Thursday, February 24, 2011

The X Walker Part VIII

   
I know I said previously that I'll be working on the weapons, but I may have to bring that out in the next update. I'd like to thank Kamm for giving me those Warhammer references for the shin guards. As it is, it's scratch-building time once again.

I had to change the shin guard mounts to accommodate the simpler shin guard reference Kamm gave.

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Using larger pieces of HIPS trimmings, I roughly cut a shape (half of the actual shin guard) using one of the Warhammer pics as reference. Then used that as the template to create a whole one by reflecting the shape on its edge.

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Wednesday, February 23, 2011

The X Walker Part VII

   
Another quick update:

High Impact Plastic Sheets (HIPS) as they are called, are also polystyrene sheets similar if not the same as branded plaplates like Tamiya, but are a bit softer and actually easier to shape and work with. Tamiya plaplates although sturdy and stiff, actually breaks easier when bent along the grain, whereas HIPS of the same thickness can bend farther without breaking even when bent along the grain. It also has less tensile strength or spring and is less likely to counter its bent shape, hence easier to form as a curved surface.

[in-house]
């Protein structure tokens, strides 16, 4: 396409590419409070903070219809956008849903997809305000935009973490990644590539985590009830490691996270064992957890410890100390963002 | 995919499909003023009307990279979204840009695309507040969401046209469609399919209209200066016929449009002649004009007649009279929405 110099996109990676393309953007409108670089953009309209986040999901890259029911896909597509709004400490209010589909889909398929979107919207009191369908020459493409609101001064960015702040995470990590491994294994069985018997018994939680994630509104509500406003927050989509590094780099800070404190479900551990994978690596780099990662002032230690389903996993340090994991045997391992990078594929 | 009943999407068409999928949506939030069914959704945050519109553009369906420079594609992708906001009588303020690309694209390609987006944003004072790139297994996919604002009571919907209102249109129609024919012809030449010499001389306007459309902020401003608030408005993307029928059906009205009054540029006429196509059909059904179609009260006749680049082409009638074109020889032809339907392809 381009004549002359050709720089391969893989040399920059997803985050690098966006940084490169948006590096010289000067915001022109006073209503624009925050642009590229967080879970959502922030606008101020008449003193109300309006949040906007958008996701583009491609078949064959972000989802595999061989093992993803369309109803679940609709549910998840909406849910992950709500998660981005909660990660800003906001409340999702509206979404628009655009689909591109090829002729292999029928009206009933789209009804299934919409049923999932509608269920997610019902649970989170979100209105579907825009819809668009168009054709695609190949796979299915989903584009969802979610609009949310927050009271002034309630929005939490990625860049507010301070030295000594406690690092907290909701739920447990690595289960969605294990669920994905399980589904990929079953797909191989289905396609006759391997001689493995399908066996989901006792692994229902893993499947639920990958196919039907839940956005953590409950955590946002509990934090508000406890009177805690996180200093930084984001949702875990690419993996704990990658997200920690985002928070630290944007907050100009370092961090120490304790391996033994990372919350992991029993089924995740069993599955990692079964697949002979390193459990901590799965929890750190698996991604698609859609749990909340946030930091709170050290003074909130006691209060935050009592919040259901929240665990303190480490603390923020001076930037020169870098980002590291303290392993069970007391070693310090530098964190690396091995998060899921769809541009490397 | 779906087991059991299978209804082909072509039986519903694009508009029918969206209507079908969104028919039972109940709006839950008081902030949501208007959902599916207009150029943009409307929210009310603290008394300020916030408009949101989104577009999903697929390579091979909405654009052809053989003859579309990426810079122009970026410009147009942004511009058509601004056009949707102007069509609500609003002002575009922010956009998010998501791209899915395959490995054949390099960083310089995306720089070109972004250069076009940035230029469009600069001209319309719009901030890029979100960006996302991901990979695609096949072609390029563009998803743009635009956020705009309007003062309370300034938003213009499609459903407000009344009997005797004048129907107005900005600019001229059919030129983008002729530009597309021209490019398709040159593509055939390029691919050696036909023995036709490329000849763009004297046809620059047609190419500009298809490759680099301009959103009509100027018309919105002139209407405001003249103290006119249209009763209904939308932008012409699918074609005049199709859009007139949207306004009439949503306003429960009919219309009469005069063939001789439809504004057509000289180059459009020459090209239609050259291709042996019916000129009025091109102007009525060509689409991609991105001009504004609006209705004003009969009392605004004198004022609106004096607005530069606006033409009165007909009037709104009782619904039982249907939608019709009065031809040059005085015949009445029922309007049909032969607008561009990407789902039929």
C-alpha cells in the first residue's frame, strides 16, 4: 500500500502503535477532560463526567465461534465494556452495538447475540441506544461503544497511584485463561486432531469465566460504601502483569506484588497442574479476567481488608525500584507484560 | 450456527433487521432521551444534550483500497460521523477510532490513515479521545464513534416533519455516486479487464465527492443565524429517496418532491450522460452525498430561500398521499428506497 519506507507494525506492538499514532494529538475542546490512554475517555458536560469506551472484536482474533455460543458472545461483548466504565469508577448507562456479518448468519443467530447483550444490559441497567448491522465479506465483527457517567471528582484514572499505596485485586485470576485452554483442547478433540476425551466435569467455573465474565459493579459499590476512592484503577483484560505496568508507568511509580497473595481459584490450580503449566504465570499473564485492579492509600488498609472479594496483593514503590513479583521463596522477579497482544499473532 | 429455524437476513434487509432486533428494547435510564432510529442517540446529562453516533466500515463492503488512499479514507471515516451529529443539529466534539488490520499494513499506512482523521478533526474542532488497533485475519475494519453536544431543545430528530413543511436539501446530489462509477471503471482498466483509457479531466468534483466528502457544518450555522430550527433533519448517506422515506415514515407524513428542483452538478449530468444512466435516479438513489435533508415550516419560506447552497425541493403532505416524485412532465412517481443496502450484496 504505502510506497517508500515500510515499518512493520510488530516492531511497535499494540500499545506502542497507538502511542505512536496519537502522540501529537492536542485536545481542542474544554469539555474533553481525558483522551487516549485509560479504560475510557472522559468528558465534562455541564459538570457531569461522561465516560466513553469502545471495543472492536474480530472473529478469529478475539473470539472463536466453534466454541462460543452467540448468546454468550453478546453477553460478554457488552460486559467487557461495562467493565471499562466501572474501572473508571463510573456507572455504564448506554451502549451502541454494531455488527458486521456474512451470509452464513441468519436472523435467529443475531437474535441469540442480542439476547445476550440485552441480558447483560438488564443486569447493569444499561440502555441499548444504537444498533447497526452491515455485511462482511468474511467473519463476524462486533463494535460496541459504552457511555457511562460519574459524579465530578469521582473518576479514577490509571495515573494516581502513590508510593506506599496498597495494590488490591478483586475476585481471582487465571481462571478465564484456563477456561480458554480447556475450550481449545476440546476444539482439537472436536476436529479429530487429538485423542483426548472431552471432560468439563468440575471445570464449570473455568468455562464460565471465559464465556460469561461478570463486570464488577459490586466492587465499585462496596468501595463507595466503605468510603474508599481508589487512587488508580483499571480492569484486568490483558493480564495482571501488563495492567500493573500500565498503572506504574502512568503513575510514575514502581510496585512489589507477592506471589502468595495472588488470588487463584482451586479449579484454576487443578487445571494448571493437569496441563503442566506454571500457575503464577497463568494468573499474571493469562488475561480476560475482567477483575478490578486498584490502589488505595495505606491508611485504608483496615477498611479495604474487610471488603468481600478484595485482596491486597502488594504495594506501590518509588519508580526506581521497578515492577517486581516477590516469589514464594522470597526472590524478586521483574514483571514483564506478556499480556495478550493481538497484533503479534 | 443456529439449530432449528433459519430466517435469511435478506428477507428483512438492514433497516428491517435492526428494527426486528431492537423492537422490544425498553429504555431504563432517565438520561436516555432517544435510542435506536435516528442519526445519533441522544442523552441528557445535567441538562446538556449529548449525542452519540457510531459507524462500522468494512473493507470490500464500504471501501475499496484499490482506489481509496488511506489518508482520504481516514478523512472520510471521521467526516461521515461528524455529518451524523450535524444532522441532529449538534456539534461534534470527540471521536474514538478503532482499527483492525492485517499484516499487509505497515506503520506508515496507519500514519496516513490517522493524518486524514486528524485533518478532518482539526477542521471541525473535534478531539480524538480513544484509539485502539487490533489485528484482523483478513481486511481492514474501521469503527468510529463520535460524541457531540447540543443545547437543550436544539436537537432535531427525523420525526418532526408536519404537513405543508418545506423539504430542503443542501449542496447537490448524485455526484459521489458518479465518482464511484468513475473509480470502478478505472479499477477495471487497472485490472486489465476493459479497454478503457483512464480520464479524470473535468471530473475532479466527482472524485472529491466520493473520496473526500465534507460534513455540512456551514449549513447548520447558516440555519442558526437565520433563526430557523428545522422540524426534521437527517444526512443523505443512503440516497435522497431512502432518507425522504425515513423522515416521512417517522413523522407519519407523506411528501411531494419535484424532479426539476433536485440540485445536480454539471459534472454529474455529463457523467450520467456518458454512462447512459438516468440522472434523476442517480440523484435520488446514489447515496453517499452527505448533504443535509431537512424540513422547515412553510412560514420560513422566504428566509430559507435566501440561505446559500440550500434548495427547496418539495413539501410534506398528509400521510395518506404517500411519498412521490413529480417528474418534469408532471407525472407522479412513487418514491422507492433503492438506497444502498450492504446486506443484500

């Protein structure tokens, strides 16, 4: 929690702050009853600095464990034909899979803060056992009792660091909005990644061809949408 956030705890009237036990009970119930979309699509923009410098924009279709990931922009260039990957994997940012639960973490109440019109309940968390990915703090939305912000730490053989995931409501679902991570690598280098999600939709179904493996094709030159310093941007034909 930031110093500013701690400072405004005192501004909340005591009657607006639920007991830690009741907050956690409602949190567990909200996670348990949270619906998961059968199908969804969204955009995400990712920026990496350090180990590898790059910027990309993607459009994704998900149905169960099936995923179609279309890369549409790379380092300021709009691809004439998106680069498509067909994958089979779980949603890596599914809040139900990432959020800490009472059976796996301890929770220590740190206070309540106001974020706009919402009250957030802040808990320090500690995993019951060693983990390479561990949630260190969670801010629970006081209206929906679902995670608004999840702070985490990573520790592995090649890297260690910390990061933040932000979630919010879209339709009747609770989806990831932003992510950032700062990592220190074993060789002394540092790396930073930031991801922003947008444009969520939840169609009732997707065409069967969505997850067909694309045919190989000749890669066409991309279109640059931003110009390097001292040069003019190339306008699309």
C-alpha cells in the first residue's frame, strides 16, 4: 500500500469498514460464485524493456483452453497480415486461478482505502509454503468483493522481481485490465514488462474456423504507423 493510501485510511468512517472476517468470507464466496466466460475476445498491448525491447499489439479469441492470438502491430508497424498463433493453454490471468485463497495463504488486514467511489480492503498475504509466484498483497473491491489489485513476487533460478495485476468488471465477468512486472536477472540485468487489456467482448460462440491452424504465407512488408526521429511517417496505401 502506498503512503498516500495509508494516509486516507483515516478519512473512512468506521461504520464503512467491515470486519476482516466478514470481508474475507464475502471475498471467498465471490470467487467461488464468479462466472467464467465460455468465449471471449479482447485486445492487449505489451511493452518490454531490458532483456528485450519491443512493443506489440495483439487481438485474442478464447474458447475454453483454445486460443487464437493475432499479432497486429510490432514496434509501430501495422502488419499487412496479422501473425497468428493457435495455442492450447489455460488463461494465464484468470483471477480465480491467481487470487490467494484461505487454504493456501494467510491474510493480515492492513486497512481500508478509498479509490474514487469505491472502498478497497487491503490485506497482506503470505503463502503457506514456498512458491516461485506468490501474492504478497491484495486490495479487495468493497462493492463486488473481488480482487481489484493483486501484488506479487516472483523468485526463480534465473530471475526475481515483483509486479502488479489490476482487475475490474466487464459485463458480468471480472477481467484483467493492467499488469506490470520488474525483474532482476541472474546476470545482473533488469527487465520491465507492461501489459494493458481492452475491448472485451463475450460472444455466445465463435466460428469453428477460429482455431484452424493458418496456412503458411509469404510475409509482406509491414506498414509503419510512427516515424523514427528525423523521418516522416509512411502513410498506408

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Since I'm still avoiding putty at this point, I had to bend the slab two ways; perpendicularly at first, then at an angle corresponding to the curve of the section I'm building to.

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This particular section covers the side that encases the vulcan gun.





Up next, the weapons. Will finish this within the week, and hopefully paint it on the weekend.

Sunday, February 20, 2011

The X Walker Part VI

Another Quickie:

Strangely enough, I've actually gotten more work done while "wasting" my time at our new found Skype Chat addiction.

I've had another dilemma earlier on how to connect the thigh to the groin polycap swivel, but after a few musings (which in foresight, was probably why I bulked up the thigh to begin with), I realized I had no other choice but to make another insert "lock." I've encased the thigh in strategically shaped HIPS, and these in turn became the slot for the polycap swivel (red) I customized earlier.

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I'll Blog About It...

So, what do MAC modelers do aside from mangling plastic?

We video conference via Skype, complete with exchanging tips and tricks and cuss remarks in various languages.  It started informally a couple of days ago when Man-Love-Hungry Kamm started the Skype thread at MAC, and all of a sudden, we were all spending our time, free or otherwise, on Skype.